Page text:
All that to say - we really enjoyed having a guide for our walking tour. We definitely felt that we wouldn’t really have learned anything if it were not for the guides. Of course, we would have been visually satisfied, but really wouldn’t have known what we were looking at. So glad that we just decided to go for it and spend the extra money to learn and, of course, not wait in any lines.
At the end of this day, we went to the metro to go home and Joel realized he didn’t have the key to our apartment. Instantly I remembered thinking I thought I heard something fall from the x-ray machine conveyer belt in security at the Vatican. They didn’t have baskets for your wallet, phone, and keys, you just lay everything on the belt and Joel emptied his pockets, walked though and picked his things up. I said to him, "did something fall?" because I thought I heard something. He didn’t respond and I assumed that meant no, but really he didn’t hear me then. So we were contacting our Airbnb host, trying to see if he had an extra key or not but he wasn’t sure he did. The thing is, when we got to the apartment in the first place the key cards - like in a hotel - weren’t working so he gave us the master back up key. This is what had fallen through the belt. All this meaning, there was quite a bit of stress and hurrying to try to find out if we could somehow get the key back at the Vatican. Joel looked up their hours and, of course, they were closed. They had closed at 4pm, it was now nearly 7pm. He didn’t care, wanted to go there anyways, and although I was pretty confident it would be there, I thought it was stupid to go all the way back to a place that is definitely closed, and one of the most secure places in the world. However, when Joel’s stressed, I do what Joel wants and don’t ask questions or contest. So we walked back and when we got to the walls there were, as usual, guards with automatic assault rifles off to the side. Usually in this case Joel would stop and tell them what was happening and ask if he could possibly go inside and try to find the missing key. In this case Joel headed straight for the door, that just happened to be propped open, probably due to heat. I decided it would be best for me to stand down at the bottom of the stairs and act like I didn’t know him. As soon as Joel approached the door someone came straight to him and basically asked what he was doing and what he needed. He explained the story to the man working, kind of like a mall cop, and the man was quite skeptical. He said, “okay- you wait outside, I’ll go look.” So Joel paced at the top of the stairs and I sat at the bottom, trying to just distract myself on my phone. After sitting there for a bit I realized, if they don’t find the key Joel is going to be a nervous wreck, so I said a little prayer and hoped they would find it. Not even a minute later the man came outside with the key and Joel nearly kissed him. As soon as we started walking down the stairs, they closed those front doors. If we had come even a few minutes later we wouldn’t have been able to get in and our night would have been quite different. We walked back to the metro and then back to the apartment victorious, Joel was so relieved, and I was relieved that he was relieved. Hey, it made for a really good story and, in hindsight, an even better adventure.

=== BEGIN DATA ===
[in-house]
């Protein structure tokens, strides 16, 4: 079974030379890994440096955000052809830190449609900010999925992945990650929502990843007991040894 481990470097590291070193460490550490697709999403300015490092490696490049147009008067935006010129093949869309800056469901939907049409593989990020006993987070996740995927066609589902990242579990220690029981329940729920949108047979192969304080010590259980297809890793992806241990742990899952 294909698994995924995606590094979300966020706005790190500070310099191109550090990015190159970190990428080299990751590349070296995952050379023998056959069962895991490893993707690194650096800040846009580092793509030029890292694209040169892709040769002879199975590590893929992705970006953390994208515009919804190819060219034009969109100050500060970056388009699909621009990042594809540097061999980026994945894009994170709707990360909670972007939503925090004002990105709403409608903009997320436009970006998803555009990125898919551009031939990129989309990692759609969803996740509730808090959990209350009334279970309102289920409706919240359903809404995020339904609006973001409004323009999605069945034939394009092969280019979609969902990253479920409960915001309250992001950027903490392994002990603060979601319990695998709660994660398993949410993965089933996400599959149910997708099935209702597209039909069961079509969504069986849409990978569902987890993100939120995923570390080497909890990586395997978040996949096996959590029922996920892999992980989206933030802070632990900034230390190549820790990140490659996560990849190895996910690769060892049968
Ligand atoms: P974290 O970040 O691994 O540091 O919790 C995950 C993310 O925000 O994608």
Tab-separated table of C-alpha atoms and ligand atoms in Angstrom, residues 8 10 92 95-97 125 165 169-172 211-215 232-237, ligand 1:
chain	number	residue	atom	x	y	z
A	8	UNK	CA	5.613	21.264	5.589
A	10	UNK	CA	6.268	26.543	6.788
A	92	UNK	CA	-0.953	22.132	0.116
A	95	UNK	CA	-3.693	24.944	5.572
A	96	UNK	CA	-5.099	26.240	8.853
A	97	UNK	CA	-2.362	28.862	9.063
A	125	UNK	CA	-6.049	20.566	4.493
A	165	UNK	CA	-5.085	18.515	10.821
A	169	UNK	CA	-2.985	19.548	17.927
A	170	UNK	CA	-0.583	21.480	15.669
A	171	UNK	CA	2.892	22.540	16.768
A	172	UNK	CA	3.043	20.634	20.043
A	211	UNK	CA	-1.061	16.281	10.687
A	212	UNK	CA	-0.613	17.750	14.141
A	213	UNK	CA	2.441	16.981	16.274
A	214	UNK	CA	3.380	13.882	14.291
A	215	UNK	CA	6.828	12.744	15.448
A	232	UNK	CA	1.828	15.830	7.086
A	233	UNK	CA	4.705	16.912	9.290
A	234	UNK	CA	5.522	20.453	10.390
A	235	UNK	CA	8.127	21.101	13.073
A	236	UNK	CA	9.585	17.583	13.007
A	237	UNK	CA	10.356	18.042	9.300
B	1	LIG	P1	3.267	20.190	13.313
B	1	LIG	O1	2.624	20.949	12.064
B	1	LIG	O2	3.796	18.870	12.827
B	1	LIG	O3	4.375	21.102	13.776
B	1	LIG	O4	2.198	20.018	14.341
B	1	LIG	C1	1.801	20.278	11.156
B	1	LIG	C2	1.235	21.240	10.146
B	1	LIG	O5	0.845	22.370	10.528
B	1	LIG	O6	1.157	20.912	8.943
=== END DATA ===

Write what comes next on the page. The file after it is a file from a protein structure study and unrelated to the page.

Metro rides, another tiny apartment with a loft, lots of big historical sights, lots of learning, really long really really hot walks, and really really really good pasta - Rome, even for just a day and a half, served us well.